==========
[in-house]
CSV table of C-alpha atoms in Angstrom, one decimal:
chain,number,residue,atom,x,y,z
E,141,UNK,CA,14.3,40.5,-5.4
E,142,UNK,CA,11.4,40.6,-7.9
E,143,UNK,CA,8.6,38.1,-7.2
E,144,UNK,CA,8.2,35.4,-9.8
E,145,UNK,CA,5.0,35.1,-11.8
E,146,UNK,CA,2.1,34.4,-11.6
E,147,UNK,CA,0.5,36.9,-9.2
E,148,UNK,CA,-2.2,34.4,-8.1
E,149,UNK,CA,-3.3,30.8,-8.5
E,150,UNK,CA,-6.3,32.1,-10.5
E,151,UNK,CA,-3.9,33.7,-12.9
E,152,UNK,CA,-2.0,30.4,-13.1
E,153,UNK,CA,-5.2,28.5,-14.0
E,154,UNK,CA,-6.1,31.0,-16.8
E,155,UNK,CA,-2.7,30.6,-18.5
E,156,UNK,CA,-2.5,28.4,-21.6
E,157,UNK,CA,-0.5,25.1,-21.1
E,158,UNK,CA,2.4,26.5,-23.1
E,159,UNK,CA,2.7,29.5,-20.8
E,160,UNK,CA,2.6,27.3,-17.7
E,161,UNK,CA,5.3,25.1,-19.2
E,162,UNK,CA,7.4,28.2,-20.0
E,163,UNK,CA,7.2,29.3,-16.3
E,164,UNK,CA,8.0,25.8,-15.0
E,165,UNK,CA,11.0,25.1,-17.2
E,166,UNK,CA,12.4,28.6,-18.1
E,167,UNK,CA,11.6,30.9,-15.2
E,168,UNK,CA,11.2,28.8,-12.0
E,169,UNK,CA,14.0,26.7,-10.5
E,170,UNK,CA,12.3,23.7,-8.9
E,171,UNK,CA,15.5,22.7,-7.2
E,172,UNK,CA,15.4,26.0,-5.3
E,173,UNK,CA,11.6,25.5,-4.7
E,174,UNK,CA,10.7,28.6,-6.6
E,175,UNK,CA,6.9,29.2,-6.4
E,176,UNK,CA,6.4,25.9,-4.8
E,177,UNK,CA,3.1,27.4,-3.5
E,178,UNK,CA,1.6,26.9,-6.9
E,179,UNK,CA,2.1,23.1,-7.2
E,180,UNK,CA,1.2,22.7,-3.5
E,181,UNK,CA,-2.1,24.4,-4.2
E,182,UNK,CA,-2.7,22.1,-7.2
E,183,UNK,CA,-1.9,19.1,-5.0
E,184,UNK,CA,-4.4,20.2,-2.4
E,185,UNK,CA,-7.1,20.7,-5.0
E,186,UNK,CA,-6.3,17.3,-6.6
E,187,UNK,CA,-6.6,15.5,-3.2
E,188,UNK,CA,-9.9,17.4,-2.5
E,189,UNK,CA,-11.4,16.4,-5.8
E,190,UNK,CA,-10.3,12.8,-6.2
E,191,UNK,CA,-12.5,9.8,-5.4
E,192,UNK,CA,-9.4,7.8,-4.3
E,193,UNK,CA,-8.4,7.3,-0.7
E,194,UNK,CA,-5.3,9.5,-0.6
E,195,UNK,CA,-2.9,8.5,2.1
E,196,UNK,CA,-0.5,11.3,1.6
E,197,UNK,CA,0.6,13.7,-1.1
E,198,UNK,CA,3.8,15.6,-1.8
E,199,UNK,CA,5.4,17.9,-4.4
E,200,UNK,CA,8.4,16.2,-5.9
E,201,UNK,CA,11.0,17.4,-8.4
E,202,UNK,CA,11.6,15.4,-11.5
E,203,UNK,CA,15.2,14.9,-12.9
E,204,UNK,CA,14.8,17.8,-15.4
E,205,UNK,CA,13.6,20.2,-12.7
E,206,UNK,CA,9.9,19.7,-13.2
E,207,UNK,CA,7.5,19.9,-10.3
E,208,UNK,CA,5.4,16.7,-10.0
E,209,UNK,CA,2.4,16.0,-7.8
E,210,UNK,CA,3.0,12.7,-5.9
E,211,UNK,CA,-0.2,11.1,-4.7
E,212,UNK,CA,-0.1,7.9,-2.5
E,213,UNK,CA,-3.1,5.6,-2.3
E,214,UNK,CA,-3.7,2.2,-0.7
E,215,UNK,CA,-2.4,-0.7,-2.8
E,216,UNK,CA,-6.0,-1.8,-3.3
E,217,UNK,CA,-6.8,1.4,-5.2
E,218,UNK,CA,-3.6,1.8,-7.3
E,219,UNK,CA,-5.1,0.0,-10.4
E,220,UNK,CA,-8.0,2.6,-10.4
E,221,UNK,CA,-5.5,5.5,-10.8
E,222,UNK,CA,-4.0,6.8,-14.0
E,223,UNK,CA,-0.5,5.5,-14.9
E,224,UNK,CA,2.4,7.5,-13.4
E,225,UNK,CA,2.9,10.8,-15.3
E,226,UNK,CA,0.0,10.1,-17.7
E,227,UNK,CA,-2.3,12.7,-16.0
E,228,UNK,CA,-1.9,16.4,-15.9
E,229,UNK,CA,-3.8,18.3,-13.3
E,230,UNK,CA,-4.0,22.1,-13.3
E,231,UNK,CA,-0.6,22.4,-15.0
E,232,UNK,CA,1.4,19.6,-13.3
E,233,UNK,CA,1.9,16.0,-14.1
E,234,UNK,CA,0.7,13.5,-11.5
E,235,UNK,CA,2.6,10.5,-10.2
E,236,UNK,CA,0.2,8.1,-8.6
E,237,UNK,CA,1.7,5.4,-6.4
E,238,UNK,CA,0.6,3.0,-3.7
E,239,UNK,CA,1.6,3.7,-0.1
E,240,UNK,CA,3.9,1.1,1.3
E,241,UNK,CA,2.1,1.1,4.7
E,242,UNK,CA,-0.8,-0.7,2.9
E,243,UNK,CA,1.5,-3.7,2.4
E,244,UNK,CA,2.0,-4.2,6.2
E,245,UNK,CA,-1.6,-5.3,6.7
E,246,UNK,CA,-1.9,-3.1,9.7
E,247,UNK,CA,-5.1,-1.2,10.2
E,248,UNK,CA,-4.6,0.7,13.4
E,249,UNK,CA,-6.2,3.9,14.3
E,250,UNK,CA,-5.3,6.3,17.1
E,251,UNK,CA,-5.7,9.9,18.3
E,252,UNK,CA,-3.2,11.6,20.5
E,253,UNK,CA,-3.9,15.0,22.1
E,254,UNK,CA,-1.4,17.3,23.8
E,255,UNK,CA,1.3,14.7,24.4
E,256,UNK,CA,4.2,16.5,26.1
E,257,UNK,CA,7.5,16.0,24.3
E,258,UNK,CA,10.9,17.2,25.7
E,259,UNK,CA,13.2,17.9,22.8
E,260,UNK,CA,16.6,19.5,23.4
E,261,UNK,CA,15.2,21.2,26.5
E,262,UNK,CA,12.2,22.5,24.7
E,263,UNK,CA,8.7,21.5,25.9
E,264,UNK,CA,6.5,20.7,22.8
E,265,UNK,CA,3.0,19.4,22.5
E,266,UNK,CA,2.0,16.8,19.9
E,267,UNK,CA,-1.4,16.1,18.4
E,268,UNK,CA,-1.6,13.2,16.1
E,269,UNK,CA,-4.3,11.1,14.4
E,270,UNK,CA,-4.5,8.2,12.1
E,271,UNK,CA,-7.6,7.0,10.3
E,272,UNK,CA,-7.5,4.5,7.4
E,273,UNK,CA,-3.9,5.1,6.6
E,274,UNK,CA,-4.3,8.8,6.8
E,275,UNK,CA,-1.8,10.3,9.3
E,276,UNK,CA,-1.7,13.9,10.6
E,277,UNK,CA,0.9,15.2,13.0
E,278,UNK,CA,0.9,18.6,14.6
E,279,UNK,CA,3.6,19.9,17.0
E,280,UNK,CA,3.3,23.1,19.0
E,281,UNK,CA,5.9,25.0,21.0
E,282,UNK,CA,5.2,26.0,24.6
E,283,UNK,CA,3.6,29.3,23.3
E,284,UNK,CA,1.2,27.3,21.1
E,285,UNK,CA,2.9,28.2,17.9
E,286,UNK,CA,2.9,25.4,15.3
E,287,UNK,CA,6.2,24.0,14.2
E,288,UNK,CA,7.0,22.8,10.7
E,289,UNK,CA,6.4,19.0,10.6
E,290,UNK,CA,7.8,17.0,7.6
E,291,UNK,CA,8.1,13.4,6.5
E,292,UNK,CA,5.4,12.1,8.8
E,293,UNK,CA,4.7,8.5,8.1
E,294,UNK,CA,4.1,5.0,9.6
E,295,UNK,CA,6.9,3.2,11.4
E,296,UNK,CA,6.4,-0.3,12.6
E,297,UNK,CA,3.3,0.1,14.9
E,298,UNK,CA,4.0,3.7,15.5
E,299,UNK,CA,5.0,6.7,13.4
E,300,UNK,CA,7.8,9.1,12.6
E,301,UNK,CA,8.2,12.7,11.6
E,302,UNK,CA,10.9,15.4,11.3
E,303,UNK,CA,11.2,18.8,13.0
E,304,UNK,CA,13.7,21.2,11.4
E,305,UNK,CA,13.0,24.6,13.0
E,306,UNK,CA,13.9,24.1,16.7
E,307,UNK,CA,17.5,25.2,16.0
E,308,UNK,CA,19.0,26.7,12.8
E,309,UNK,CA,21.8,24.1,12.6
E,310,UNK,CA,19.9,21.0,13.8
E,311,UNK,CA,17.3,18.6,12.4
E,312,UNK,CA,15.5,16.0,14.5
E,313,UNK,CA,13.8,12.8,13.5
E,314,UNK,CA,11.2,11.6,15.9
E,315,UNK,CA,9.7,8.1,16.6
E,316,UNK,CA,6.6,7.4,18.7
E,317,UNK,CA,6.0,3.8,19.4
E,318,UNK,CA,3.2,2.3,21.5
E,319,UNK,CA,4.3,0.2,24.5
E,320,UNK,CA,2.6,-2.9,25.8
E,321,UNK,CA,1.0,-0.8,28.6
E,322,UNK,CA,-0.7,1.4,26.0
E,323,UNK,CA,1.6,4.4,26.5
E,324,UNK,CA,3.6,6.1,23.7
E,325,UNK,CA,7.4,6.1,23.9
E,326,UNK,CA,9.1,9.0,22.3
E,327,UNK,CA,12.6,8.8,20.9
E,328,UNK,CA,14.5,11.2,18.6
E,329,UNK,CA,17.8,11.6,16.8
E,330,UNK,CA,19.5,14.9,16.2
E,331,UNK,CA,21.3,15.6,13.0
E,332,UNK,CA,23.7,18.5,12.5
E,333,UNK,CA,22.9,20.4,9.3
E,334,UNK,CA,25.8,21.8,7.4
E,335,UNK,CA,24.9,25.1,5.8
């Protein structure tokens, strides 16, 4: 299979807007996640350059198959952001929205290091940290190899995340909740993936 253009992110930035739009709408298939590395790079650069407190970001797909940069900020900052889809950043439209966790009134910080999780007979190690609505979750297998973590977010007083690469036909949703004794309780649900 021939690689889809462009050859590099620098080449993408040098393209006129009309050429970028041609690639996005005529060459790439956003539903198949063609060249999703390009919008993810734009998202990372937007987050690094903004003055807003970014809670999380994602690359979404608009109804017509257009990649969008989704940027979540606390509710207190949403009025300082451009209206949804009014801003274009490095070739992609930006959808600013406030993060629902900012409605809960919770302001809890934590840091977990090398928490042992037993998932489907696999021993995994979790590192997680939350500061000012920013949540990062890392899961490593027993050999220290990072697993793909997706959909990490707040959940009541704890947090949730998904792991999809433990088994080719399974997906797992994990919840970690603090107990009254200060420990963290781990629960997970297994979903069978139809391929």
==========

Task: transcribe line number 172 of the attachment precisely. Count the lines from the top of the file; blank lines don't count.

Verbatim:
E,309,UNK,CA,21.8,24.1,12.6